It’s time to get SEND off the sidelines

Research shows that pupils with SEND need good-quality teaching in a mixed-ability setting – and a curriculum geared towards their needs, says Margaret Mulholland
18th December 2020, 12:00am
It’s Time To Get Send Off The Sidelines
Margaret Mulholland

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It’s time to get SEND off the sidelines

https://www.tes.com/magazine/archived/its-time-get-send-sidelines

In 2008, researcher David Mitchell conducted a meta-study of inclusion, asking what really works in special and inclusive education. His recommendation? "Adapt the mainstream to suit all pupils."

It's a powerful comment on an education system that quite frankly fails to consider pupils who struggle to learn as a central concern.

How can that be? Surely that's the job - to help those who struggle, not just to support those who will make progress whether they have a great teacher in front of them or not?

In my experience, teachers start their career believing that they can help everybody but soon recognise that the expectations, systems and processes schools operate within can default the progress of struggling pupils to the periphery.

In 2017, Rob Webster and his team undertook a large study called Sense (Special Educational Needs in Secondary Education), which looked at students with education, health and care plans.

After 1,340 hours of classroom observation and 490 interviews with school staff, his findings concurred with Mitchell's: learners with special educational needs and disability experience far more segregation than their peers, and a consequent feeling of exclusion. This is because students with EHCPs in mainstream secondary schools experience a form of "streaming" and "teaching by ability", as well as the allocation of additional adult support to classes for students with SEND rather than access to good teaching.

The Sense research positions leaders as change agents and recommends three steps to change: inclusivity through high-quality teaching; a much wider use of mixed-ability grouping; and continuing to review the role of the teaching assistant as an effective part of (not the entire solution to) SEND provision.

I would argue that we must work on hearts and minds, too. Attitudes to pupils who struggle in school are shaped by determinism, the unintended consequence of an education system funded and judged based on labelling by need, exacerbated by silos of provision and an exam system that maintains that some have to fail in order for others to succeed.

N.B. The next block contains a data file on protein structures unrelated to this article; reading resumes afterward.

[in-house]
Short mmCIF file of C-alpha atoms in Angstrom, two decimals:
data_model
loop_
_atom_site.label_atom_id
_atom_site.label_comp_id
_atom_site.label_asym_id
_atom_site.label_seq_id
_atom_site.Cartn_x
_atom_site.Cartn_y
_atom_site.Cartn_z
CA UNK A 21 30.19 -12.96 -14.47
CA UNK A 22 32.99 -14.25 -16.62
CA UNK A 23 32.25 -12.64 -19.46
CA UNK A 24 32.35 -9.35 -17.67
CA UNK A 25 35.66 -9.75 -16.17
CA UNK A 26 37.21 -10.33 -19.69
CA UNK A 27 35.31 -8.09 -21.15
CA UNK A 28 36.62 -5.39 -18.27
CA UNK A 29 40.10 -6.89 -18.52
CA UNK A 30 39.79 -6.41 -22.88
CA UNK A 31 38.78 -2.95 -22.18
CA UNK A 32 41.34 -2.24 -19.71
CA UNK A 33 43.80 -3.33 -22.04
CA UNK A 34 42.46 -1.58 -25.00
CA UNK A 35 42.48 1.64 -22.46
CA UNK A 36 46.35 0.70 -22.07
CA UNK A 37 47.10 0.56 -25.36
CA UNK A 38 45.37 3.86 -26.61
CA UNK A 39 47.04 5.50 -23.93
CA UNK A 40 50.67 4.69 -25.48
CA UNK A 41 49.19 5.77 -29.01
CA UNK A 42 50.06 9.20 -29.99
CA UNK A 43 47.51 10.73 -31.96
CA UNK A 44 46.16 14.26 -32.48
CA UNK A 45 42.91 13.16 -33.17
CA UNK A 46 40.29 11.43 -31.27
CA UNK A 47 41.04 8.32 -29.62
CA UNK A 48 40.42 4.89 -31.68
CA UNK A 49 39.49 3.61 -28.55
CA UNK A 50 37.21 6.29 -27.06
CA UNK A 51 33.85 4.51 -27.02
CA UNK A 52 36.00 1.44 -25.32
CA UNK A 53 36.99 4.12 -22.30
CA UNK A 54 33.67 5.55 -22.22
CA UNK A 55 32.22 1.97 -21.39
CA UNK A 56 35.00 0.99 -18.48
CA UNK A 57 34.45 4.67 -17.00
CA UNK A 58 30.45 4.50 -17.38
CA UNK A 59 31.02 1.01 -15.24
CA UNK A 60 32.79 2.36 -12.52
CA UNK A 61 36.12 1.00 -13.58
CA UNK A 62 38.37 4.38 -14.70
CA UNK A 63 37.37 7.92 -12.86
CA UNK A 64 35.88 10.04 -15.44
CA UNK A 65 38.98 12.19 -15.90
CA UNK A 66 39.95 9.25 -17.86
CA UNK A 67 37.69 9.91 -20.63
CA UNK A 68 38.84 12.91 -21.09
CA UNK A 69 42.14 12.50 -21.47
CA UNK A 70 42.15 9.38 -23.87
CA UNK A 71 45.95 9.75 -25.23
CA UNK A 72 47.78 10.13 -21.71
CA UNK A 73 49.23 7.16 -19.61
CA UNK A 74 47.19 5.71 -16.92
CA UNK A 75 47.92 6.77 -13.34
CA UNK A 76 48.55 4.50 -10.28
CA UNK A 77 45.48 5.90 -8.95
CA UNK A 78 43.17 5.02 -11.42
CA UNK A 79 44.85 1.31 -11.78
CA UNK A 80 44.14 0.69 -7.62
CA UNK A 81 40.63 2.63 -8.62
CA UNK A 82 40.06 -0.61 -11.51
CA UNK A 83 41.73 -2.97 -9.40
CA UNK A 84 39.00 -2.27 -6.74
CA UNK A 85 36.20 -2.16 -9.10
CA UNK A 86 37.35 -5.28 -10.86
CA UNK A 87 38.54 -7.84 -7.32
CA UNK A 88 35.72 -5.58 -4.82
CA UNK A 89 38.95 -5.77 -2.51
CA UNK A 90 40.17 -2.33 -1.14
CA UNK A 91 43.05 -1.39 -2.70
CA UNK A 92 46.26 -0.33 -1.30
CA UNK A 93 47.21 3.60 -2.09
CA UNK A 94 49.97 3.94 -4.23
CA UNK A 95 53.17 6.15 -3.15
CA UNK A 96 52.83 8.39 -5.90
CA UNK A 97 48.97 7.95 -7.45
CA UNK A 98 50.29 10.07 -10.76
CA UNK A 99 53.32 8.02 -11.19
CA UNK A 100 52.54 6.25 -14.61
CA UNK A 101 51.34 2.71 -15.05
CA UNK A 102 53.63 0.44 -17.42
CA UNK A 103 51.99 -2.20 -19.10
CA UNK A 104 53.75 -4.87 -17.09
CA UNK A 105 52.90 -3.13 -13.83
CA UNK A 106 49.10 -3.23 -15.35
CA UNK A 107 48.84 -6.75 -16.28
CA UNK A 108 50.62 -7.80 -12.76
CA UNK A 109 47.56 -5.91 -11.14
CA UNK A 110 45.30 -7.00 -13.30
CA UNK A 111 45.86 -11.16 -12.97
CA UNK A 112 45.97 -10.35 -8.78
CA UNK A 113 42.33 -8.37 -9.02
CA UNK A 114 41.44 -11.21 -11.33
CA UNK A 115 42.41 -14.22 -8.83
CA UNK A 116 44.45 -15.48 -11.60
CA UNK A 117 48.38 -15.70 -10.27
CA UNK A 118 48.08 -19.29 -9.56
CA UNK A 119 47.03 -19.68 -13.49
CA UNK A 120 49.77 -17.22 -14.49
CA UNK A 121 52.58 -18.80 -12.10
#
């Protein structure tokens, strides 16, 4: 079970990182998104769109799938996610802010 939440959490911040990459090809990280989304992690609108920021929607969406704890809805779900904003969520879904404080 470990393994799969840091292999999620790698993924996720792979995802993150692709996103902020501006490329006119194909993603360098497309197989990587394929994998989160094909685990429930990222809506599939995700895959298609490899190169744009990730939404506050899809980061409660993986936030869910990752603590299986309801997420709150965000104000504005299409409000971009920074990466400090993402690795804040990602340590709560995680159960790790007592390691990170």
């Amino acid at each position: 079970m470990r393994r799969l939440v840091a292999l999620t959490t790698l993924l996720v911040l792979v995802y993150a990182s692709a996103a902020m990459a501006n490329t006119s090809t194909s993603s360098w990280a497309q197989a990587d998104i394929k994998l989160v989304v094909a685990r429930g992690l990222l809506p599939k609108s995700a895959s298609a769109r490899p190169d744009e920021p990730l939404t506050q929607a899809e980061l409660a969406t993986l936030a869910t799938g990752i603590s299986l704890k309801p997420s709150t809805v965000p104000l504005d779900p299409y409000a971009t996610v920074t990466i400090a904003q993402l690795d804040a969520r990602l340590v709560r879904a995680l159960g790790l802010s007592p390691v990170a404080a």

Leaders can be agents of change for greater inclusion. System change is slow and challenging but there is no better time to look forward. I suggest three drivers for improvement that can be influential now.

First, use the research to inform next steps. The recent Education Endowment Foundation guidance report supports SEND as a priority, not an afterthought, and emphasises the role of quality teaching for all, particularly for those with SEND.

The second driver is professional learning and the new frameworks that will shape educational priorities. The Early Career Framework, the Initial Teacher Training Core Content Framework and the National Professional Qualification ladder of qualifications all adopt the view that SEND should be central to curriculum development, not a well-intentioned addition. Our task as a profession is to use the evidence to exemplify what that looks like in practice.

Third, the feedback from the Department for Education's SEND review is expected shortly. It must surely reflect the latest research evidence and recognise that it is improving the quality of learner experience that impacts on successful outcomes for young people, not the quantity of hours they spend with a TA.

This review could provide a vehicle with which to galvanise the systemic changes required. Change is urgently needed, and the system is aligning. Let's make it happen.

Margaret Mulholland is the special educational needs and inclusion specialist at the Association of School and College Leaders

This article originally appeared in the 18/25 December 2020 issue under the headline "It's time to get struggling students off the sidelines"

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